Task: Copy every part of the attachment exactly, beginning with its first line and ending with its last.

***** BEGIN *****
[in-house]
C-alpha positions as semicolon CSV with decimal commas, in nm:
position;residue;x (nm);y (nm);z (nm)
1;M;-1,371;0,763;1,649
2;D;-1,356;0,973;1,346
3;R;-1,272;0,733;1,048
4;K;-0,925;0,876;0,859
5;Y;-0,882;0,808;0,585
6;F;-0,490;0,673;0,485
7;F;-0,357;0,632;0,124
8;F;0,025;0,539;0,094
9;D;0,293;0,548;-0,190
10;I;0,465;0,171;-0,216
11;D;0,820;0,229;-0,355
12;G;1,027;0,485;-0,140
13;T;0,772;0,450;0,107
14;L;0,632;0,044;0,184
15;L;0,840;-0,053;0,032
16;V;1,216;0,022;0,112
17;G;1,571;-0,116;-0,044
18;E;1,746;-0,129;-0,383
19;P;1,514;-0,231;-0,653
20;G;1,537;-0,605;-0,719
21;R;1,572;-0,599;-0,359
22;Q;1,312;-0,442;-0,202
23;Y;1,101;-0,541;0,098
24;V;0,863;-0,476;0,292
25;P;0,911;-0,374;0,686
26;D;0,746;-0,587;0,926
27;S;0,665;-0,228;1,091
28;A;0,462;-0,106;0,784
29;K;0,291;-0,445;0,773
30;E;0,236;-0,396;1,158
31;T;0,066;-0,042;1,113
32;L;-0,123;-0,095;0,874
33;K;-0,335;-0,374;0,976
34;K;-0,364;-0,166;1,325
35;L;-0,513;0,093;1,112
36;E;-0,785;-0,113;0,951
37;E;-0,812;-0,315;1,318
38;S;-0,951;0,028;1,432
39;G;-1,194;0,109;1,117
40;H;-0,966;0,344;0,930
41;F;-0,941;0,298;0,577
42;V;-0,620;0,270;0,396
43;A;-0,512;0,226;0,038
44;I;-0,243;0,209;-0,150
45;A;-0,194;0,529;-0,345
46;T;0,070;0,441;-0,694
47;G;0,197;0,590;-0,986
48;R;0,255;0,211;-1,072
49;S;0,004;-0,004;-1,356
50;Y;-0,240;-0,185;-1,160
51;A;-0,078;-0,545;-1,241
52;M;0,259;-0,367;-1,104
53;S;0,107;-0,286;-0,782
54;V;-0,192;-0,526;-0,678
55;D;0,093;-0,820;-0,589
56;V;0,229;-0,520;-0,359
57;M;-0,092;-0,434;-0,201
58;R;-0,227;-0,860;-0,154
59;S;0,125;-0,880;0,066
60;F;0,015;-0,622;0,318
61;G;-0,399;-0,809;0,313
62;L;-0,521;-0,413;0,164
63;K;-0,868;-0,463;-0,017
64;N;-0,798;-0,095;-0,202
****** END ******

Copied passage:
[in-house]
C-alpha positions as semicolon CSV with decimal commas, in nm:
position;residue;x (nm);y (nm);z (nm)
1;M;-1,371;0,763;1,649
2;D;-1,356;0,973;1,346
3;R;-1,272;0,733;1,048
4;K;-0,925;0,876;0,859
5;Y;-0,882;0,808;0,585
6;F;-0,490;0,673;0,485
7;F;-0,357;0,632;0,124
8;F;0,025;0,539;0,094
9;D;0,293;0,548;-0,190
10;I;0,465;0,171;-0,216
11;D;0,820;0,229;-0,355
12;G;1,027;0,485;-0,140
13;T;0,772;0,450;0,107
14;L;0,632;0,044;0,184
15;L;0,840;-0,053;0,032
16;V;1,216;0,022;0,112
17;G;1,571;-0,116;-0,044
18;E;1,746;-0,129;-0,383
19;P;1,514;-0,231;-0,653
20;G;1,537;-0,605;-0,719
21;R;1,572;-0,599;-0,359
22;Q;1,312;-0,442;-0,202
23;Y;1,101;-0,541;0,098
24;V;0,863;-0,476;0,292
25;P;0,911;-0,374;0,686
26;D;0,746;-0,587;0,926
27;S;0,665;-0,228;1,091
28;A;0,462;-0,106;0,784
29;K;0,291;-0,445;0,773
30;E;0,236;-0,396;1,158
31;T;0,066;-0,042;1,113
32;L;-0,123;-0,095;0,874
33;K;-0,335;-0,374;0,976
34;K;-0,364;-0,166;1,325
35;L;-0,513;0,093;1,112
36;E;-0,785;-0,113;0,951
37;E;-0,812;-0,315;1,318
38;S;-0,951;0,028;1,432
39;G;-1,194;0,109;1,117
40;H;-0,966;0,344;0,930
41;F;-0,941;0,298;0,577
42;V;-0,620;0,270;0,396
43;A;-0,512;0,226;0,038
44;I;-0,243;0,209;-0,150
45;A;-0,194;0,529;-0,345
46;T;0,070;0,441;-0,694
47;G;0,197;0,590;-0,986
48;R;0,255;0,211;-1,072
49;S;0,004;-0,004;-1,356
50;Y;-0,240;-0,185;-1,160
51;A;-0,078;-0,545;-1,241
52;M;0,259;-0,367;-1,104
53;S;0,107;-0,286;-0,782
54;V;-0,192;-0,526;-0,678
55;D;0,093;-0,820;-0,589
56;V;0,229;-0,520;-0,359
57;M;-0,092;-0,434;-0,201
58;R;-0,227;-0,860;-0,154
59;S;0,125;-0,880;0,066
60;F;0,015;-0,622;0,318
61;G;-0,399;-0,809;0,313
62;L;-0,521;-0,413;0,164
63;K;-0,868;-0,463;-0,017
64;N;-0,798;-0,095;-0,202